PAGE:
As you watched the Sensex zip past 20,000 in October, you told yourself – “I missed this one! But I'll wait for a correction”. Well, the wait is now over. The Sensex has dipped by over 10 per cent since New Year, with some stocks plunging by as much as 20-30 per cent.
What you, as a young investor, should do now is quite clear. You should be putting away some of your savings (in measured doses) into blue-chip stocks or equity mutual funds for the long term. However, that's easier said that done. So we thought we had better tell you what you shouldn't do in a market fall! Don't:
Head for the exit door
A few months ago, you carefully picked blue-chip stocks and decided to buy them for your retirement. Your ‘portfolio' was doing fine until the markets began to correct. Now, with many of those buys dipping below your purchase price, you wonder if you did the right thing. Should you sell the whole lot now, while the going is good?
Stop right there and think back to why you bought stocks in the first place. Was it because you hoped to double your money in six months? Or was it because you'll have a Rs 1 crore portfolio on retirement? If it was the latter, you should now be buying instead of selling.
Yes, the stocks you hold can sink further in the short term (next six months to a year), but selling them will leave you with no new avenues to meet your goals. Many investors who kept selling their stock and equity fund holdings in 2008 as the markets plunged all the way from 21,000 to 9,000, never had the nerve to re-invest that money at lower levels.
Switch to ‘safer' options
Most people seem to be quite comfortable with the risks of equity investing until they actually come face to face with them! Santhanam, an IT professional in his forties, wanted to build a portfolio of ‘high risk-high return' mutual funds, three months ago. We promptly suggested a few funds that invest in small-cap stocks. Today the portfolio sports a loss of 20 per cent. Santhanam says he wasn't prepared for this. Should he switch into safer fixed deposits which will give him 8 per cent a year?
Shifting money out of stocks or equity funds, after you have made losses on them is the worst thing you can do. By suffering a 20 per cent loss on his portfolio, Santhanam has already borne the brunt of equity risks. Why not stay put to reap its rewards?
In Santhanam's case the stock market has shaved 20 per cent off his wealth in just three months. However, if he switches the money into fixed deposits now, it is going to take him two and a half years just to recoup capital.
The only investment that can help you recoup losses suffered in equities is the equity market itself. So set aside a certain proportion of your savings towards equity investments (say 20 per cent) and don't lose your nerve if markets fall. When it does, buy stocks.
Scrounge for penny stocks
Okay, the market has fallen 10 per cent and most stocks are cheaper than they were just weeks ago. So what should you buy? For most of us, the first impulse is to scrounge for stocks trading at less than a magic figure of Rs 10.
After all, why should I buy 50 shares of ONGC at a stiff Rs 1,200 a share, when I can get 1,70,000 shares of the intriguing Cals Refineries, at 35 paise apiece for the same sum? Well, because ONGC has a running and thriving business in oil refining which makes it a much safer bet.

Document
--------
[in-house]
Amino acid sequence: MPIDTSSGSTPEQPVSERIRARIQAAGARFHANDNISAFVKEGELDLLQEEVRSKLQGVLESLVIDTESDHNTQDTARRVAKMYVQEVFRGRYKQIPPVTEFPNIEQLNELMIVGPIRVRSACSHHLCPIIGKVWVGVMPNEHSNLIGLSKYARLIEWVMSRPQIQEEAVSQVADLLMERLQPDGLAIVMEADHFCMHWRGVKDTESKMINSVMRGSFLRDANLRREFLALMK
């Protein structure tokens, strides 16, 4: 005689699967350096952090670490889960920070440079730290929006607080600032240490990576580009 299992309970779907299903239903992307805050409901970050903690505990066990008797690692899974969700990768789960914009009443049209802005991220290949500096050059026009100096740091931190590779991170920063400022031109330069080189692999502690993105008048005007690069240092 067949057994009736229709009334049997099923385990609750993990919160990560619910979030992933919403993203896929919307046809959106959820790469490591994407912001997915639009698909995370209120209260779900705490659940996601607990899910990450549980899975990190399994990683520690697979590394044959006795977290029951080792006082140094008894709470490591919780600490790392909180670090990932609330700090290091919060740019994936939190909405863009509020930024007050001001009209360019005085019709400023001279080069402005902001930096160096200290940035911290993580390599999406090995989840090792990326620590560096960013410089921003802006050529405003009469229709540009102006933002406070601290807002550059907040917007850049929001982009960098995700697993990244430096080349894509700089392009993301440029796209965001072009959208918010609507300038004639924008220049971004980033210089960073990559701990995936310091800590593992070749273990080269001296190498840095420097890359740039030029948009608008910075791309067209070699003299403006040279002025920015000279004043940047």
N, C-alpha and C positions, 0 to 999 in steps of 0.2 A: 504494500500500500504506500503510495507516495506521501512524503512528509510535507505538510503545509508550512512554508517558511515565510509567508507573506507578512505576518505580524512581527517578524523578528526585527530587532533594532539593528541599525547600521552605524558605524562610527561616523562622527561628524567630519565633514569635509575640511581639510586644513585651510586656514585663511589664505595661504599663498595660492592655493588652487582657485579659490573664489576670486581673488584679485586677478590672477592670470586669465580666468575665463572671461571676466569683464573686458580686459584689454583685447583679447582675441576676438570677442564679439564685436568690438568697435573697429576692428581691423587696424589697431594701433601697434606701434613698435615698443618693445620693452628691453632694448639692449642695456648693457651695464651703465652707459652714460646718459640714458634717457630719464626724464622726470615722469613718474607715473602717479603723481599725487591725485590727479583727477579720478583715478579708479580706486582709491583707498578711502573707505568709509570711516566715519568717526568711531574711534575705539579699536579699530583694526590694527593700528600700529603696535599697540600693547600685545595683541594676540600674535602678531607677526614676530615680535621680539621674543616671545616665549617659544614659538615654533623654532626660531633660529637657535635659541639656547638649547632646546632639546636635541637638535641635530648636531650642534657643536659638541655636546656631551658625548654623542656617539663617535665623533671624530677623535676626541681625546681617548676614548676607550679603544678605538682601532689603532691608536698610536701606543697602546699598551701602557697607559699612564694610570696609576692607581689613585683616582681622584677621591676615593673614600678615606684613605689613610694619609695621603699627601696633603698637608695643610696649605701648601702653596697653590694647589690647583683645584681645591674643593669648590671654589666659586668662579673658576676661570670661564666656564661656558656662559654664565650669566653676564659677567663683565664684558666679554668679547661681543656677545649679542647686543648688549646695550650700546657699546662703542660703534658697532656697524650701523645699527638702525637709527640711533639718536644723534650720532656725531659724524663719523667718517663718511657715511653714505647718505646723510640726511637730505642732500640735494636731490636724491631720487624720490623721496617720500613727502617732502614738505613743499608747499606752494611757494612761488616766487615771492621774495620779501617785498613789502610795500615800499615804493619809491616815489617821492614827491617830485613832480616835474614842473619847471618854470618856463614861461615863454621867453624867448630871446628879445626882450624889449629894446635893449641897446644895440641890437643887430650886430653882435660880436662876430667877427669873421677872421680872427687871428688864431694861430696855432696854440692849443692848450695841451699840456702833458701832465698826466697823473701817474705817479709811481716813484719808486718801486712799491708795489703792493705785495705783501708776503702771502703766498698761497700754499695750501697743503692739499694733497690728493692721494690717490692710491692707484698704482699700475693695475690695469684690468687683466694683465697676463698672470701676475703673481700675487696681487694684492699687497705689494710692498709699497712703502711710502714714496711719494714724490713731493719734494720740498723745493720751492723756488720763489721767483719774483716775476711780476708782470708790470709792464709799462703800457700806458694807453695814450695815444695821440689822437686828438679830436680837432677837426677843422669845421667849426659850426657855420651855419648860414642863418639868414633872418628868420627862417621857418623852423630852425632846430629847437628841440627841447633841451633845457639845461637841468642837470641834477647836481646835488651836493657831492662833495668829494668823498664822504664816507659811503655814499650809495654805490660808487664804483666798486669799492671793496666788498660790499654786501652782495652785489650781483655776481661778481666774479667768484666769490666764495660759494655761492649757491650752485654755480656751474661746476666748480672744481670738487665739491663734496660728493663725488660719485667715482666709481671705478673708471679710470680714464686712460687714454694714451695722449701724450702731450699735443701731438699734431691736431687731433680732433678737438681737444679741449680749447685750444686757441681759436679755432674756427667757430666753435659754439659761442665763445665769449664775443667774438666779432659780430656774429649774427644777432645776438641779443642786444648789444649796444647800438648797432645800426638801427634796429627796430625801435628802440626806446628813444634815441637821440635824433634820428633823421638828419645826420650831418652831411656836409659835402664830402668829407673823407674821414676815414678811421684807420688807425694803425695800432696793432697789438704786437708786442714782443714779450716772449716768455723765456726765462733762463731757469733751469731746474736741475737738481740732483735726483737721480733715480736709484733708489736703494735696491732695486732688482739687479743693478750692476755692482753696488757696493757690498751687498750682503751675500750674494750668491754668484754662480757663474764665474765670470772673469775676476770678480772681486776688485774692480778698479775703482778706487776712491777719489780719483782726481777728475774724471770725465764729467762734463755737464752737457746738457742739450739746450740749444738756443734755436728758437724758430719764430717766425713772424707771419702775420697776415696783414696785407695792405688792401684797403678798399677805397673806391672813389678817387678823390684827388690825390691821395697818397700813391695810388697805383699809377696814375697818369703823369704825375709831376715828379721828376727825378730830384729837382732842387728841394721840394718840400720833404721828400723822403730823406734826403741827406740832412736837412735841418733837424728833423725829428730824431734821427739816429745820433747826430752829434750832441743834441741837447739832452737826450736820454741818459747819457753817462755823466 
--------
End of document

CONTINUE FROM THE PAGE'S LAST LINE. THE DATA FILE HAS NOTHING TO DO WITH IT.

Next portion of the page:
Blue-chips like ONGC may not multiply in a month, but they offer far greater certainty of long-term returns, than penny stocks like Cals Refineries. Therefore, while you can quite easily bet Rs 35,000 on ONGC if you have a Rs 2 lakh plus portfolio, you certainly shouldn't be investing that big a sum on a dark horse like Cals Refineries.
Wait for the bottom
If you are looking to invest after a market fall, don't wait for the market to ‘bottom' out. The ‘bottom' in any falling market phase is evident only in hindsight.
Sudhish, who started on his first job in January 2009 wanted to make a start on equity investing soon after receiving his first pay packet. The Sensex was hovering at 9,500 levels then. However, thoroughly psyched by predictions on television that the Sensex would head down to 8,000 or even 6,600 levels, he stayed away. Once the up move started, it became more and more difficult to take the plunge; he finally began investing at 14,000 Sensex!
If you are a long-term investor, don't make too fine a point of timing. When market commentators on television tell you that the Sensex has broken through a key ‘support' and is plunging towards the abyss, they are addressing traders who would like to make a quick buck over a day or a week. Not the retail investor who buys a stock for 5 or 10 years. Remember that market ‘forecasts' can change as quickly as the weather!
Try ‘shorting' stocks
Despite all the wise-sounding counsel on television, believe us, no one has a clue on where the markets are headed in the short term. That's why predictions about where the Sensex is headed over a trading day are so often wrong.
That's why you should never be tempted into ‘shorting' a falling market or stock. The problem with selling stocks that you don't own (short selling) is that the price has to fall immediately for you to make money on the trade.
When you buy a stock and it refuses to move up you can always hold on to it, in the hope that you will be proved right in a month or even a year's time. However, when you short-sell a stock, you don't have that luxury.
To square up the position; you will need to buy the stock at a higher price if need be. Shorting is a sure way to lose your shirt in a whimsical market.